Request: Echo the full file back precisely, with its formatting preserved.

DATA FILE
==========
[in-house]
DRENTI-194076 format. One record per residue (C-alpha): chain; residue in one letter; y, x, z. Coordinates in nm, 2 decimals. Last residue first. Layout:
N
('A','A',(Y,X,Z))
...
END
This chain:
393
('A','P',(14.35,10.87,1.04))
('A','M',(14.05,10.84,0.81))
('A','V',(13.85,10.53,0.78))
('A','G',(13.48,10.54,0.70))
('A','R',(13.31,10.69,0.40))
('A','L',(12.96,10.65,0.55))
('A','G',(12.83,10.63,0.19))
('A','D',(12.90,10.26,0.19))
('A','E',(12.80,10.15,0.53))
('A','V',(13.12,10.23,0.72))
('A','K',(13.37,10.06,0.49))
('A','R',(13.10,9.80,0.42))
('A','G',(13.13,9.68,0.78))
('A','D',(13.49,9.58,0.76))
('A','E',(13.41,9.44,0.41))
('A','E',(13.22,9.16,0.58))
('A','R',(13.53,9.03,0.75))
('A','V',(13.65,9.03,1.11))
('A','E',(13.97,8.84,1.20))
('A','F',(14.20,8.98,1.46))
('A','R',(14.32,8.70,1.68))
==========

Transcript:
[in-house]
DRENTI-194076 format. One record per residue (C-alpha): chain; residue in one letter; y, x, z. Coordinates in nm, 2 decimals. Last residue first. Layout:
N
('A','A',(Y,X,Z))
...
END
This chain:
393
('A','P',(14.35,10.87,1.04))
('A','M',(14.05,10.84,0.81))
('A','V',(13.85,10.53,0.78))
('A','G',(13.48,10.54,0.70))
('A','R',(13.31,10.69,0.40))
('A','L',(12.96,10.65,0.55))
('A','G',(12.83,10.63,0.19))
('A','D',(12.90,10.26,0.19))
('A','E',(12.80,10.15,0.53))
('A','V',(13.12,10.23,0.72))
('A','K',(13.37,10.06,0.49))
('A','R',(13.10,9.80,0.42))
('A','G',(13.13,9.68,0.78))
('A','D',(13.49,9.58,0.76))
('A','E',(13.41,9.44,0.41))
('A','E',(13.22,9.16,0.58))
('A','R',(13.53,9.03,0.75))
('A','V',(13.65,9.03,1.11))
('A','E',(13.97,8.84,1.20))
('A','F',(14.20,8.98,1.46))
('A','R',(14.32,8.70,1.68))